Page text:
Beyond Time and Space: The Effect of a Lateralized Sustained Attention Task and Brain Stimulation on Spatial and Selective Attention

Research output: Contribution to journalArticlepeer-review


External organisations

  • University of Oxford
  • Trinity College Dublin


The Theory of Visual Attention (TVA) provides a mathematical formalisation of the “biased competition” account of visual attention. Applying this model to individual performance in a free recall task allows the estimation of 5 independent attentional parameters: visual short term memory capacity, speed of information processing, perceptual threshold of visual detection; attentional weights representing spatial distribution of attention (spatial bias), and
the top-down selectivity index. While the TVA focuses on selection in space, complementary accounts of attention describe how attention is maintained over time, and how temporal processes interact with selection. A growing body of evidence indicates that different facets of attention interact and share common neural substrates. The aim of the current study was to modulate a spatial attentional bias via transfer effects, based on a mechanistic understanding of the interplay between spatial, selective and temporal aspects of attention.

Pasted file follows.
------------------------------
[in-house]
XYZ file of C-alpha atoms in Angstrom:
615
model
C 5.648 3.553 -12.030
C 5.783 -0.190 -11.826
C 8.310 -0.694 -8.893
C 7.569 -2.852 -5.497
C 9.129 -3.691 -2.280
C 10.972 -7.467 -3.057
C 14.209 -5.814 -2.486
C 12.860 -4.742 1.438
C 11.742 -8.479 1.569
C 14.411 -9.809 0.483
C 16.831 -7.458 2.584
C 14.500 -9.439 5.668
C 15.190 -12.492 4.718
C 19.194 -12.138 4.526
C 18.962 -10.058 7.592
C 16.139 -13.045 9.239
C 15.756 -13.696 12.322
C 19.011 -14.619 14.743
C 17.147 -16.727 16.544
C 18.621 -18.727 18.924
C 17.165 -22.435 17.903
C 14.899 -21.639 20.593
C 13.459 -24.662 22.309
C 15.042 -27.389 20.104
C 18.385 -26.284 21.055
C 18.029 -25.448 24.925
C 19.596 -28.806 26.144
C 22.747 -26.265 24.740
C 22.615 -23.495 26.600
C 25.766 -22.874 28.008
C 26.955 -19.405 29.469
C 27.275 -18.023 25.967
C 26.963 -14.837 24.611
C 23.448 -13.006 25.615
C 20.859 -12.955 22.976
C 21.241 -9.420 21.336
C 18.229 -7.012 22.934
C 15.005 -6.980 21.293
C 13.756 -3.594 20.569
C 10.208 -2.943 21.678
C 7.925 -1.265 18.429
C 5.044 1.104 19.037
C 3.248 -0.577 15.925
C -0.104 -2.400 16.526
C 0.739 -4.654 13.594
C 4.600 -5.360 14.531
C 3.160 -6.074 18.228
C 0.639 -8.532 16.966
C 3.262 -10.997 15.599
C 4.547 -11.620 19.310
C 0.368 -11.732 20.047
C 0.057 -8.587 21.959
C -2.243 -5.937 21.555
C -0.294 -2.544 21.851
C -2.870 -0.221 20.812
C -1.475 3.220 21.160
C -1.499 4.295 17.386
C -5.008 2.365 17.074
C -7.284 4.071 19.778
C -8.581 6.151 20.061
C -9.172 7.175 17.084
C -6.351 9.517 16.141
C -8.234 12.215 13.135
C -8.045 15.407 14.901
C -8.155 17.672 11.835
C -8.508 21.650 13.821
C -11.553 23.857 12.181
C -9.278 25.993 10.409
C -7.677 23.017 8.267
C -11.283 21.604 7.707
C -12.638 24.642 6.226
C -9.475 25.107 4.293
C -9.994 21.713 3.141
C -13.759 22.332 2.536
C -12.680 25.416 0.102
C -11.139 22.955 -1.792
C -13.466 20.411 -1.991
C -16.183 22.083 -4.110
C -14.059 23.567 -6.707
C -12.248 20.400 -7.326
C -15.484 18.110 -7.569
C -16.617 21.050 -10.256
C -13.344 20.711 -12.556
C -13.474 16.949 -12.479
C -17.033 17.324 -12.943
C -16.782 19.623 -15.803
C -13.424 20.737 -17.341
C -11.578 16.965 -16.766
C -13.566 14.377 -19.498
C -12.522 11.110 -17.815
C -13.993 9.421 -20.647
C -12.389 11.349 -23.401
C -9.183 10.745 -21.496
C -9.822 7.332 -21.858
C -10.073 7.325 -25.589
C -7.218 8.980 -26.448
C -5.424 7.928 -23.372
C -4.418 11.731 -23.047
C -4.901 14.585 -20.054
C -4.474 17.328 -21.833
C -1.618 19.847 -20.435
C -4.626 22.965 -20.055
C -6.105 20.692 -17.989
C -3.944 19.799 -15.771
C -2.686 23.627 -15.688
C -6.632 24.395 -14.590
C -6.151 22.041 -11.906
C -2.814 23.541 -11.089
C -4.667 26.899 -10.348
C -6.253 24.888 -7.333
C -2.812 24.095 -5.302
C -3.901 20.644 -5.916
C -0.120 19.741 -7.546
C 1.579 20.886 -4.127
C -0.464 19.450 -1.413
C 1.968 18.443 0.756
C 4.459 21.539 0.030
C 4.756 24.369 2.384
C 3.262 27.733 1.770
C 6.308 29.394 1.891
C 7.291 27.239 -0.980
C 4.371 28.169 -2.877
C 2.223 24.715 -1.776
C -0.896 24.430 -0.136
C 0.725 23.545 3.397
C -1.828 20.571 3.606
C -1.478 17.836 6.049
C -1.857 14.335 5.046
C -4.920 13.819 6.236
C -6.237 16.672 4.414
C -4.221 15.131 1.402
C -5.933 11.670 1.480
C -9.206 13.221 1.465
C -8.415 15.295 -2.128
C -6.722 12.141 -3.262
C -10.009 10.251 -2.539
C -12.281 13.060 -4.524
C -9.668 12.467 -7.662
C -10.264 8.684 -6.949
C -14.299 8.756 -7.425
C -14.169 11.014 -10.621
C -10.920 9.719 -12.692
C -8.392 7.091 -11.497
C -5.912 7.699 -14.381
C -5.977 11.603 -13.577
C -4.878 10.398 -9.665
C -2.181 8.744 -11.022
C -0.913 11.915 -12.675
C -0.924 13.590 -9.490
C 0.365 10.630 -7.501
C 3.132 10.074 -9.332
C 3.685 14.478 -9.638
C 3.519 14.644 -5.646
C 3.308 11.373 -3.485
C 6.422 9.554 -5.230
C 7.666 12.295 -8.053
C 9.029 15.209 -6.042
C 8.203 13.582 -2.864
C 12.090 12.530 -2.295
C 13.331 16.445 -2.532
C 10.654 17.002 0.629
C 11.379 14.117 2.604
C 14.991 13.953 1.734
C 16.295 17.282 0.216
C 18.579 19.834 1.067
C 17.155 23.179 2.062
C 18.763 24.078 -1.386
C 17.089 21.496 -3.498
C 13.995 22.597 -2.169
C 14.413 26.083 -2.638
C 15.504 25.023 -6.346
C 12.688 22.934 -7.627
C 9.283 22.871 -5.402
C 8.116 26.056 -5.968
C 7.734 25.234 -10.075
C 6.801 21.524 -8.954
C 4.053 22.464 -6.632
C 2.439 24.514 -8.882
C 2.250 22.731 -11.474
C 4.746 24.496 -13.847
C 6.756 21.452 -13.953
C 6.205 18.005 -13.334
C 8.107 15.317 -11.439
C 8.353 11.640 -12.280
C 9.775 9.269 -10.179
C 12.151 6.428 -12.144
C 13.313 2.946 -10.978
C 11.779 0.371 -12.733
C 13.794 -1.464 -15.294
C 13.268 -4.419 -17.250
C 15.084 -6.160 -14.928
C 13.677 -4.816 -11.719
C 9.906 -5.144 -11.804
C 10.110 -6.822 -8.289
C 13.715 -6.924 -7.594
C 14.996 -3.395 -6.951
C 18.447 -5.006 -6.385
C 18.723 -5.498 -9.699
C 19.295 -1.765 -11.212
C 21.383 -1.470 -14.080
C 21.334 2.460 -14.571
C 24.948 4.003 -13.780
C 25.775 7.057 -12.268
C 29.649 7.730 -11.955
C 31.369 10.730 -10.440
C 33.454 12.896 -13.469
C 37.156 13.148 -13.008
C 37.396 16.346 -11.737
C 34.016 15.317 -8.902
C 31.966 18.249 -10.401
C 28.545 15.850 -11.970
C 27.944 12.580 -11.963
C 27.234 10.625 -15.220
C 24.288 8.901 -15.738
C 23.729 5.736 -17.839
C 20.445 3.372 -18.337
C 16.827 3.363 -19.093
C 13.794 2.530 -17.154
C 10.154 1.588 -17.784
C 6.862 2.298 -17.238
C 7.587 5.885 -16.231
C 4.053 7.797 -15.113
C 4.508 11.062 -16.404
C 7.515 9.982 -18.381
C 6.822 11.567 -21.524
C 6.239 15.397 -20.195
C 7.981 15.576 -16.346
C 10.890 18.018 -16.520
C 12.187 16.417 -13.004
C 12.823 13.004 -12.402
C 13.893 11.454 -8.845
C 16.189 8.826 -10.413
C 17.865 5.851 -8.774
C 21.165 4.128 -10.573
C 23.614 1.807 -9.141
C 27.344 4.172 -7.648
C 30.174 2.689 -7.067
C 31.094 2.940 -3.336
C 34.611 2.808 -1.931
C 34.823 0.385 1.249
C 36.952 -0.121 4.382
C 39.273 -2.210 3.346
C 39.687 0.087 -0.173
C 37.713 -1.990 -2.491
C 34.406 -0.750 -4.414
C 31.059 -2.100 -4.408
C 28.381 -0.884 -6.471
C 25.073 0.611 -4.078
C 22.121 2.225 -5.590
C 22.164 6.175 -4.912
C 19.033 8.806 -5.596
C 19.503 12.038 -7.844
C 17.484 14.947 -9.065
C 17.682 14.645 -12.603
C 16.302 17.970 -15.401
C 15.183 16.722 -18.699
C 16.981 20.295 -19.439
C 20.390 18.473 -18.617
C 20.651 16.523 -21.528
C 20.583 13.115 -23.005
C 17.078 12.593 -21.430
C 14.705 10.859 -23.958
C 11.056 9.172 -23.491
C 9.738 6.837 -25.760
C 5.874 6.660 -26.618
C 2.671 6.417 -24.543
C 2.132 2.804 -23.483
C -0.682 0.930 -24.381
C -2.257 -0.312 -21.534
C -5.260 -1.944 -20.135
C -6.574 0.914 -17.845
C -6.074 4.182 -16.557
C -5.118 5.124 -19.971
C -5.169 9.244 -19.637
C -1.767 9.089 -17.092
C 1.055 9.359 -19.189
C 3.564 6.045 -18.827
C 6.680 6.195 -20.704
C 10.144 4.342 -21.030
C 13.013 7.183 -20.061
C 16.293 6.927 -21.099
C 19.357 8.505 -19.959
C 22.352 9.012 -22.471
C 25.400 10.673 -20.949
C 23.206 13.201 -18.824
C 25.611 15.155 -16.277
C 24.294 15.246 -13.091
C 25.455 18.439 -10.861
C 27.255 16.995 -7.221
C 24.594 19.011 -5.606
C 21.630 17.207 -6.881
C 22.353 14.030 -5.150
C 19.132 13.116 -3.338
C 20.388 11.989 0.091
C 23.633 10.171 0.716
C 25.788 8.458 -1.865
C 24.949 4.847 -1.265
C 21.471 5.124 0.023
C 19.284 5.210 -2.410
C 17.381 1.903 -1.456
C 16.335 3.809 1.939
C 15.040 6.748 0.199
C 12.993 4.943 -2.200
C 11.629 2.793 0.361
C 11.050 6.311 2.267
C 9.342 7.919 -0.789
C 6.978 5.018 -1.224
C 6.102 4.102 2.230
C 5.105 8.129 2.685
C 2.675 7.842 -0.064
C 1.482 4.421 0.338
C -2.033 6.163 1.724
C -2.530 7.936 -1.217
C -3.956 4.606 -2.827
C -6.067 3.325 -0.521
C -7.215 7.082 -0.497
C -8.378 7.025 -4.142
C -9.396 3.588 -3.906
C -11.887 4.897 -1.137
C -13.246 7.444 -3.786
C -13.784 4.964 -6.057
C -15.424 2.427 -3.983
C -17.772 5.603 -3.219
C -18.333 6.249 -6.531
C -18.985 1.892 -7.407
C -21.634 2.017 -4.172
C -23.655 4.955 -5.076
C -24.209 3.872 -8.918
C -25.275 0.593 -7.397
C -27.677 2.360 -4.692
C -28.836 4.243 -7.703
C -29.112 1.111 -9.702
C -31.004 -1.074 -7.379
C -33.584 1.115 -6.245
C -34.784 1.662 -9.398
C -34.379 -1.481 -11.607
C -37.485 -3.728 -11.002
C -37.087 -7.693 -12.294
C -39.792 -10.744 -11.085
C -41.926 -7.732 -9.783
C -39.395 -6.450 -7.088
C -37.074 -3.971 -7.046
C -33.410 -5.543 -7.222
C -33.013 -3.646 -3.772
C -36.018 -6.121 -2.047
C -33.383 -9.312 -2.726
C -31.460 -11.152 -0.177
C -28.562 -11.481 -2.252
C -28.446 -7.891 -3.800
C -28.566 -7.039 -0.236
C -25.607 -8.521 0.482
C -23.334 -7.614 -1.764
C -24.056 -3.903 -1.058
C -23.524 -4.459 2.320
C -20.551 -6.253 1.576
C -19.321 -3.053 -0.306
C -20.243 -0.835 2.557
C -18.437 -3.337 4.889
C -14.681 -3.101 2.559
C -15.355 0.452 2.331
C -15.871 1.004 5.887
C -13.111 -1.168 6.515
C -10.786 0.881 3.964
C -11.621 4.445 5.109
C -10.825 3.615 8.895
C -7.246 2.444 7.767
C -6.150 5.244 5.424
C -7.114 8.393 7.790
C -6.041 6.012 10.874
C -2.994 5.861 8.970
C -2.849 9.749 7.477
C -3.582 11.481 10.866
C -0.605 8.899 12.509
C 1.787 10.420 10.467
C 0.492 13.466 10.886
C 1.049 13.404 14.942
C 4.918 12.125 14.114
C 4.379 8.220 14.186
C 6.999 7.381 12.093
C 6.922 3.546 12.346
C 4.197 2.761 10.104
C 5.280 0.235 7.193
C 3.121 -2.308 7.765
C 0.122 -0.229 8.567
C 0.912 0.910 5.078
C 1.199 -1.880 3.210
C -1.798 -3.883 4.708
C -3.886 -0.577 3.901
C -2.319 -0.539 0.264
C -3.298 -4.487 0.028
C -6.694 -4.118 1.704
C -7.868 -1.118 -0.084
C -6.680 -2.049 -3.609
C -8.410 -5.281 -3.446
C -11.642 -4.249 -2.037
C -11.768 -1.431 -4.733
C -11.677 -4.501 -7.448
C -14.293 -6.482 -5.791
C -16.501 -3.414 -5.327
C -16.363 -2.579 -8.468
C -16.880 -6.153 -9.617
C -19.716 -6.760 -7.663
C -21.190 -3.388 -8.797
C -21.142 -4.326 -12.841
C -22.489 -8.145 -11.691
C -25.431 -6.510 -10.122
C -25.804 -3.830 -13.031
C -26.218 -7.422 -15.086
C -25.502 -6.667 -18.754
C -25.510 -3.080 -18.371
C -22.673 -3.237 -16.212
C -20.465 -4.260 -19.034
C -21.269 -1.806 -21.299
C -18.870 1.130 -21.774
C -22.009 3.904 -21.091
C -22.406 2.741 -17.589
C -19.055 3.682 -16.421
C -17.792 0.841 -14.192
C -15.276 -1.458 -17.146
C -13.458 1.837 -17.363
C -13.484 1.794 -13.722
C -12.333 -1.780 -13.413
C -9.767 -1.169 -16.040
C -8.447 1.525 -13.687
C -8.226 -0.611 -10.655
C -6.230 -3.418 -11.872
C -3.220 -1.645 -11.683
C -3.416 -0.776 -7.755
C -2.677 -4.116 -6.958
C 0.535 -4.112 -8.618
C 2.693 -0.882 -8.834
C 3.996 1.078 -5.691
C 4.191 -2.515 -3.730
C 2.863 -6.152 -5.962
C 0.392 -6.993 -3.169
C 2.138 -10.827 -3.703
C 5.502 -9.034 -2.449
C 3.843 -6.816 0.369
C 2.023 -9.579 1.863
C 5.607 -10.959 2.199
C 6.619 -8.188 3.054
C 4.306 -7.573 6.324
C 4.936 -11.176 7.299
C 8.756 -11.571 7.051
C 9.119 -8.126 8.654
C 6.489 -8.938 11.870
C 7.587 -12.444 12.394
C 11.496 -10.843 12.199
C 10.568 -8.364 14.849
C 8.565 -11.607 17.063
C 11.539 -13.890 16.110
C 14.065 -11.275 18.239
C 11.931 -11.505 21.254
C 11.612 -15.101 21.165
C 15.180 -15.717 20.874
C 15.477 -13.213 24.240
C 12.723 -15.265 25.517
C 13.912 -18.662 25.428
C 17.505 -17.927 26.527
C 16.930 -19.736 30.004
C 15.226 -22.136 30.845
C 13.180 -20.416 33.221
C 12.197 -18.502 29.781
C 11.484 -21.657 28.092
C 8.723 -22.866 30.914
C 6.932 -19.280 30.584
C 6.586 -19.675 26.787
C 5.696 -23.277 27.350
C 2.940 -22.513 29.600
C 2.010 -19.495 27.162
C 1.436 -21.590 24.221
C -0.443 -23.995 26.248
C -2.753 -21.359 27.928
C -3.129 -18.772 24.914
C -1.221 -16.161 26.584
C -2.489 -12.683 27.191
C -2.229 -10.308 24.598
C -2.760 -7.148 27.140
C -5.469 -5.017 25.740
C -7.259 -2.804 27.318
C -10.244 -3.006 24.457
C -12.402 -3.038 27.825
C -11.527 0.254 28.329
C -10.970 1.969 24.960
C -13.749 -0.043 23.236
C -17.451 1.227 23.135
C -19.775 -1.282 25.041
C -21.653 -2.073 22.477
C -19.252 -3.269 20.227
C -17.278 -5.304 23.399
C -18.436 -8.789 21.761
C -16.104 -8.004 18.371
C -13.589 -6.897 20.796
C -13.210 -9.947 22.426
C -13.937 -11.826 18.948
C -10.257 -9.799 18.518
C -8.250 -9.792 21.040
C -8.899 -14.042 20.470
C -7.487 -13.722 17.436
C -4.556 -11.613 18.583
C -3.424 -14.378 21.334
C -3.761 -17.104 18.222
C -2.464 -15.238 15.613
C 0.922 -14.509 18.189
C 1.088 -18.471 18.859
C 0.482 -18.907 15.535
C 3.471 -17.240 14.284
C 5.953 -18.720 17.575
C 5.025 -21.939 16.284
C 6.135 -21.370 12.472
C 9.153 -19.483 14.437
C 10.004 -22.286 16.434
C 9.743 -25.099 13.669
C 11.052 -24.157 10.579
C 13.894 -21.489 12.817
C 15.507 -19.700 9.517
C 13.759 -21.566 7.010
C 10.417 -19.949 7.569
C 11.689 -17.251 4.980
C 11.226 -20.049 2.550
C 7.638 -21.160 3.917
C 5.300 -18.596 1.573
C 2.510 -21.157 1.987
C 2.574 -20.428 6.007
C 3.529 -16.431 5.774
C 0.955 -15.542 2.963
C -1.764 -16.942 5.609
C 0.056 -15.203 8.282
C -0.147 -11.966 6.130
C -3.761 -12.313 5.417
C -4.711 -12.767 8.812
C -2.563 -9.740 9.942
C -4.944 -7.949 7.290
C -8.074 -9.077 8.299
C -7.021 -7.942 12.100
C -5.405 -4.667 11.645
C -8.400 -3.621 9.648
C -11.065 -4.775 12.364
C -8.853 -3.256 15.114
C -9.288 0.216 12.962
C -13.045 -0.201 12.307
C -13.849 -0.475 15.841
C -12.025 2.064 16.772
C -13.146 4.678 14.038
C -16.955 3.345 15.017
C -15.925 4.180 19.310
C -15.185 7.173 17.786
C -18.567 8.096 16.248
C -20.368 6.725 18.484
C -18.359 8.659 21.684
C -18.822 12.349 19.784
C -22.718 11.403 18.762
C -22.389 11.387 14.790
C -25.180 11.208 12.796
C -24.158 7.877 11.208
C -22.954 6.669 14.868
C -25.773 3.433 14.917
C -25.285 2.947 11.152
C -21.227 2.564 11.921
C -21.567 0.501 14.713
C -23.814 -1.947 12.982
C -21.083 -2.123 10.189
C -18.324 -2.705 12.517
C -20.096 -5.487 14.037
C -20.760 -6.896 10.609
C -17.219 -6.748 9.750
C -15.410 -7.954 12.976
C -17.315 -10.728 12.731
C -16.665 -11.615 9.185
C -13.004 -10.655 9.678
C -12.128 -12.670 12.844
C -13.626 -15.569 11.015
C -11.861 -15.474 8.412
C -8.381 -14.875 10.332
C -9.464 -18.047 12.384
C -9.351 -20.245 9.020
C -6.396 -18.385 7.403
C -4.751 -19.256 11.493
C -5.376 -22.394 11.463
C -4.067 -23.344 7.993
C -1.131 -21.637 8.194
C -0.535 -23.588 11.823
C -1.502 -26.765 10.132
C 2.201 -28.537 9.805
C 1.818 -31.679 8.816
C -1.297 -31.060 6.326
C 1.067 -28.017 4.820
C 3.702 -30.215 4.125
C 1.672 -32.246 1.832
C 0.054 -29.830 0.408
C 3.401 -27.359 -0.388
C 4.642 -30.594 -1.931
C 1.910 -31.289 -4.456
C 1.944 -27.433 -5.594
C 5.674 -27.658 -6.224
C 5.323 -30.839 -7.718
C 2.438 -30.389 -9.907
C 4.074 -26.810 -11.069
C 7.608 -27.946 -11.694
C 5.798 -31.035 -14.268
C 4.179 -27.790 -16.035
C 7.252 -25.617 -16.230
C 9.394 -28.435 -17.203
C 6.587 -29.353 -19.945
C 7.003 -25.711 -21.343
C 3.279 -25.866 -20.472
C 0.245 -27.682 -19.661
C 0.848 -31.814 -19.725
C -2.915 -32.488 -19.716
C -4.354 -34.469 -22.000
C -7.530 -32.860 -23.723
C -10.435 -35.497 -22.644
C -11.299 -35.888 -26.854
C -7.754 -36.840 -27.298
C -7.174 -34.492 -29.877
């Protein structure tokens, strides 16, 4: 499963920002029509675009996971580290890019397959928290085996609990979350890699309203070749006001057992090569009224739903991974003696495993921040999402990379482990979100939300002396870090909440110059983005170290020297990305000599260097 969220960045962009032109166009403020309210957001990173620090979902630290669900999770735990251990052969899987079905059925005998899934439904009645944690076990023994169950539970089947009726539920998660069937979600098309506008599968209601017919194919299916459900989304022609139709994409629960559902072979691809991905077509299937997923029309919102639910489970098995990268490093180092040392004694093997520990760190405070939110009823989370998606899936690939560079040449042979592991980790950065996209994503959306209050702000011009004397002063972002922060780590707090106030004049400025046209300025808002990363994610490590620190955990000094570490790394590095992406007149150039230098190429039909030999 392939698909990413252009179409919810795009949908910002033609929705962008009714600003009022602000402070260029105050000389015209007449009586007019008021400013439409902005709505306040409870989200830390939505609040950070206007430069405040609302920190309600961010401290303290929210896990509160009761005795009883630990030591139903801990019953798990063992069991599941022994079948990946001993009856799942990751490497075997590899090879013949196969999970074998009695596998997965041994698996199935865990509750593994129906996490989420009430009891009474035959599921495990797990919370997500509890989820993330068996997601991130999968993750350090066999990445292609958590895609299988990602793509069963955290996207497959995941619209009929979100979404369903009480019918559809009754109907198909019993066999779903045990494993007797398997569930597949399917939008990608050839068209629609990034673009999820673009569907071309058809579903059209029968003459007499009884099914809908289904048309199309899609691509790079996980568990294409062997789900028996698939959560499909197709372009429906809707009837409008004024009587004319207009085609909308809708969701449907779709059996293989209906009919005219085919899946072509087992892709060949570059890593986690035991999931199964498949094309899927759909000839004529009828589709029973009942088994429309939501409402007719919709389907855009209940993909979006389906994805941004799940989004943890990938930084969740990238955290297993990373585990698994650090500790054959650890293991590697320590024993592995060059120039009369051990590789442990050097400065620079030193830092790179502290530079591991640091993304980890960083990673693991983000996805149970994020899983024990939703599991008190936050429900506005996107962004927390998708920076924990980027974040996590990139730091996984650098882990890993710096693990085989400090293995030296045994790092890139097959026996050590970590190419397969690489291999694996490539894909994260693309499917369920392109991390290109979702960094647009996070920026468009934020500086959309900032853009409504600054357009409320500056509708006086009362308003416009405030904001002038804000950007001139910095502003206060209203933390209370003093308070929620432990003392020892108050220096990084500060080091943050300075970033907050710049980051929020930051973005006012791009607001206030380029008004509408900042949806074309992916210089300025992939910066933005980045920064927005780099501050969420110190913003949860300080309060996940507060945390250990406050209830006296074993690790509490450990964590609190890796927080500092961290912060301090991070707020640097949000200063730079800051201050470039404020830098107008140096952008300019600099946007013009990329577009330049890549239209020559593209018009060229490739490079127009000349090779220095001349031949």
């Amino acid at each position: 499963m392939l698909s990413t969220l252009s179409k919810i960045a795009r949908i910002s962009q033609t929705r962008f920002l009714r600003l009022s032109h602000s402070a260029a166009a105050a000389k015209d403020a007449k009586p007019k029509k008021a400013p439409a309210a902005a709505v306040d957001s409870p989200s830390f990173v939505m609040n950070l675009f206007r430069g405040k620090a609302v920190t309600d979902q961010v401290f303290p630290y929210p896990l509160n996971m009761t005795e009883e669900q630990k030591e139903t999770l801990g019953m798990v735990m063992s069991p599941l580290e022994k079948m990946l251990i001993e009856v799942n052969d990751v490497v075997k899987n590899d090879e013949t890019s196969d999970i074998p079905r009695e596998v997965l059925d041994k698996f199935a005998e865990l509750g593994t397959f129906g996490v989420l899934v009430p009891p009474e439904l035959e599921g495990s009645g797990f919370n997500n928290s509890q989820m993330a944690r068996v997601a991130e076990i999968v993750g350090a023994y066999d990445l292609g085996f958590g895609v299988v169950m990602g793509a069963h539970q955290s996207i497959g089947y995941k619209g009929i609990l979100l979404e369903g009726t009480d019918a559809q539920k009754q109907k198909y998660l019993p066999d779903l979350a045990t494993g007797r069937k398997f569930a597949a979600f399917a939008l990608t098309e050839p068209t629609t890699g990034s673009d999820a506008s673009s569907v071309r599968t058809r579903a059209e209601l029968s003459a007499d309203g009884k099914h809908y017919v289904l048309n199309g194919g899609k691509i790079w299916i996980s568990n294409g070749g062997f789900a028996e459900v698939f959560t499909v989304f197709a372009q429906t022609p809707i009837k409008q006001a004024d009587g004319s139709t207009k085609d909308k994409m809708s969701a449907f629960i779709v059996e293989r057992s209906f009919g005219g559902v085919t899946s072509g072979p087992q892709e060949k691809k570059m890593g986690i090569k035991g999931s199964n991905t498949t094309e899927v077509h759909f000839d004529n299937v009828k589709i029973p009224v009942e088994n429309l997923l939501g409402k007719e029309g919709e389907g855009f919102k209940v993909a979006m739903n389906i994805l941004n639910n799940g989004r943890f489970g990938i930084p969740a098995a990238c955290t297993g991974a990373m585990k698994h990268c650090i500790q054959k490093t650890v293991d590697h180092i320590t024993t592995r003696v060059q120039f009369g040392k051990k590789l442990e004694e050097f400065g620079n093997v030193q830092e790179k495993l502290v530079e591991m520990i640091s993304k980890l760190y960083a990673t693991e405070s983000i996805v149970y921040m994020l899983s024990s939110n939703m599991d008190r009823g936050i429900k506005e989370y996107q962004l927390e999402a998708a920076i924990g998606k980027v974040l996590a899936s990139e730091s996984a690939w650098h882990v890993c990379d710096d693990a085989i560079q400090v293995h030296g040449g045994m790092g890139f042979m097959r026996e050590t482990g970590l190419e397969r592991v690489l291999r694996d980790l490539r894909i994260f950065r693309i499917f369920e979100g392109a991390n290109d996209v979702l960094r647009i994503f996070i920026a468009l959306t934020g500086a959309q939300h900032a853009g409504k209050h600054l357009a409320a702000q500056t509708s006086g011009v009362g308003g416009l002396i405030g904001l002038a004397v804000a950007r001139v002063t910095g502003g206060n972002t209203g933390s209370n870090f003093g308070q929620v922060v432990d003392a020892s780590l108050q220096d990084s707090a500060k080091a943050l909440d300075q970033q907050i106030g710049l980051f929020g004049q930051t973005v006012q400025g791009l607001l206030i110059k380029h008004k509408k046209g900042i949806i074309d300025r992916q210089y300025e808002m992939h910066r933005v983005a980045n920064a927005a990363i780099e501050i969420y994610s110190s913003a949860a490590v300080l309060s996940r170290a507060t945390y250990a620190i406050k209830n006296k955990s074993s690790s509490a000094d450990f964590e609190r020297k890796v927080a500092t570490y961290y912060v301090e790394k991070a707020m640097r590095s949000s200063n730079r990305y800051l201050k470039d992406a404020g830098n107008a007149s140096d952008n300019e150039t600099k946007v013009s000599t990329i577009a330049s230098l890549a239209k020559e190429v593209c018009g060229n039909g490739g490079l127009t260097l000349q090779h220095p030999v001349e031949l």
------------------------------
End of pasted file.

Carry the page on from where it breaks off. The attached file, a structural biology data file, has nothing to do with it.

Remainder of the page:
Specifically, we examined here: (i) whether a single administration of a lateralized sustained attention task could prime spatial orienting and lead to transferable changes in attentional weights (assigned to the left versus right hemi-field) and/or other attentional parameters assessed within the framework of TVA (Experiment 1); (ii) whether the effects of such spatial priming on TVA parameters could be further enhanced by bi-parietal high frequency tRNS (Experiment 2). Our results demonstrate that spatial attentional bias, as assessed within the TVA framework, was primed by sustaining attention towards the right hemi-field, but this spatial-priming effect did not occur when sustaining attention towards the left. Furthermore, we show that bi-parietal high-frequency tRNS combined with the rightward spatial-priming resulted in an increased attentional selectivity. To conclude, we present a novel, theory-driven method for attentional modulation providing important insights into how the spatial and temporal processes in attention interact with attentional selection.


Original languageEnglish
Pages (from-to)131-147
Early online date3 Oct 2017
Publication statusPublished - Oct 2018


  • spatial bias, sustained attention, spatial-priming, tRNS, attentional selection, cognitive enhancement